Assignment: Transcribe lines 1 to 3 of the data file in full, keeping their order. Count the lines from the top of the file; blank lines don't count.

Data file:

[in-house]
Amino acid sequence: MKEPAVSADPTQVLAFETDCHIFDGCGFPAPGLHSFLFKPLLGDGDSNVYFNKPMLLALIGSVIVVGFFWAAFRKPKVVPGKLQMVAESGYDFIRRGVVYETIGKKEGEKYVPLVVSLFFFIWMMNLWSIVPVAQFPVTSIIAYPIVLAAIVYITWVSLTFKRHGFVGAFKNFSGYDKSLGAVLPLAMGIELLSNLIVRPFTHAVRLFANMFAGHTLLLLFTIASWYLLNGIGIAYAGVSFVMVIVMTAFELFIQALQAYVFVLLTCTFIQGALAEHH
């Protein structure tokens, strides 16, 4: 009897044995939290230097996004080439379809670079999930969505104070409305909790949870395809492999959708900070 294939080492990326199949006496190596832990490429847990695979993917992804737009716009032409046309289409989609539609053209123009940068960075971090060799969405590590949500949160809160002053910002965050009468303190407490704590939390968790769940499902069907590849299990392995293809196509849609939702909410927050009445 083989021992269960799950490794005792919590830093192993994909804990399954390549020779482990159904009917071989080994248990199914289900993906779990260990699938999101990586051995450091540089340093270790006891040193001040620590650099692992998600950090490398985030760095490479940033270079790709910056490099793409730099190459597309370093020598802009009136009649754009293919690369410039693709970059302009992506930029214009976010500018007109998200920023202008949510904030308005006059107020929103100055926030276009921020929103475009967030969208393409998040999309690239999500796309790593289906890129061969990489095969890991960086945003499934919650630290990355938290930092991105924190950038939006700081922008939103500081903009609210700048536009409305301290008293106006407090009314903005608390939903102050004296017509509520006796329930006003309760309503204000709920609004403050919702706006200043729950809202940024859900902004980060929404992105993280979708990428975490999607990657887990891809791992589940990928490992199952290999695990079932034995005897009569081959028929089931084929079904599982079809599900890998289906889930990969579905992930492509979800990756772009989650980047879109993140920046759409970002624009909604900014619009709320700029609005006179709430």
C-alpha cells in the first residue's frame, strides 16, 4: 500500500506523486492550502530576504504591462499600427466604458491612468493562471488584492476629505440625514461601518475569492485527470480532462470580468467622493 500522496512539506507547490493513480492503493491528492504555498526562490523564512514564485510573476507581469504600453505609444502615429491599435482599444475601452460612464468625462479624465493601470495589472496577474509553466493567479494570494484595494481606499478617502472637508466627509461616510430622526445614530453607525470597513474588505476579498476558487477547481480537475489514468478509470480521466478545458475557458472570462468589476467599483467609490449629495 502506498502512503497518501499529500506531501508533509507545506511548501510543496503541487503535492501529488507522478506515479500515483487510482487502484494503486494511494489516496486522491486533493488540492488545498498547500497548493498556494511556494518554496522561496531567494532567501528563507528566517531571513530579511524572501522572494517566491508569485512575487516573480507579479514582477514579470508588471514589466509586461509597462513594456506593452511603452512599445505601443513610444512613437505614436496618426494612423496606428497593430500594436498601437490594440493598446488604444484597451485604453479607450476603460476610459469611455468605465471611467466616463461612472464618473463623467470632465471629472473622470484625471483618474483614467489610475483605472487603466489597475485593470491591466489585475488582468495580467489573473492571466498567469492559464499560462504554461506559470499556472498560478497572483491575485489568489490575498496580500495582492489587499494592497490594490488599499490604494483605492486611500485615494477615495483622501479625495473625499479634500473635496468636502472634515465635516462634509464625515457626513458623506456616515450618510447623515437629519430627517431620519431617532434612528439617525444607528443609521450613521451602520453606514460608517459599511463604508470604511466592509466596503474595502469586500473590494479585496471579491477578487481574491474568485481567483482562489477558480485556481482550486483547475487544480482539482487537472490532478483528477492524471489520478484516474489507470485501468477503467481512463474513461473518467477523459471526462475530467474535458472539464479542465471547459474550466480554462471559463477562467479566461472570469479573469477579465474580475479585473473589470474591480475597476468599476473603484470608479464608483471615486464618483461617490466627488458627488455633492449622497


[in-house]
Amino acid sequence: MKEPAVSADPTQVLAFETDCHIFDGCGFPAPGLHSFLFKPLLGDGDSNVYFNKPMLLALIGSVIVVGFFWAAFRKPKVVPGKLQMVAESGYDFIRRGVVYETIGKKEGEKYVPLVVSLFFFIWMMNLWSIVPVAQFPVTSIIAYPIVLAAIVYITWVSLTFKRHGFVGAFKNFSGYDKSLGAVLPLAMGIELLSNLIVRPFTHAVRLFANMFAGHTLLLLFTIASWYLLNGIGIAYAGVSFVMVIVMTAFELFIQALQAYVFVLLTCTFIQGALAEHH
């Protein structure tokens, strides 16, 4: 009897044995939290230097996004080439379809670079999930969505104070409305909790949870395809492999959708900070 294939080492990326199949006496190596832990490429847990695979993917992804737009716009032409046309289409989609539609053209123009940068960075971090060799969405590590949500949160809160002053910002965050009468303190407490704590939390968790769940499902069907590849299990392995293809196509849609939702909410927050009445 083989021992269960799950490794005792919590830093192993994909804990399954390549020779482990159904009917071989080994248990199914289900993906779990260990699938999101990586051995450091540089340093270790006891040193001040620590650099692992998600950090490398985030760095490479940033270079790709910056490099793409730099190459597309370093020598802009009136009649754009293919690369410039693709970059302009992506930029214009976010500018007109998200920023202008949510904030308005006059107020929103100055926030276009921020929103475009967030969208393409998040999309690239999500796309790593289906890129061969990489095969890991960086945003499934919650630290990355938290930092991105924190950038939006700081922008939103500081903009609210700048536009409305301290008293106006407090009314903005608390939903102050004296017509509520006796329930006003309760309503204000709920609004403050919702706006200043729950809202940024859900902004980060929404992105993280979708990428975490999607990657887990891809791992589940990928490992199952290999695990079932034995005897009569081959028929089931084929079904599982079809599900890998289906889930990969579905992930492509979800990756772009989650980047879109993140920046759409970002624009909604900014619009709320700029609005006179709430």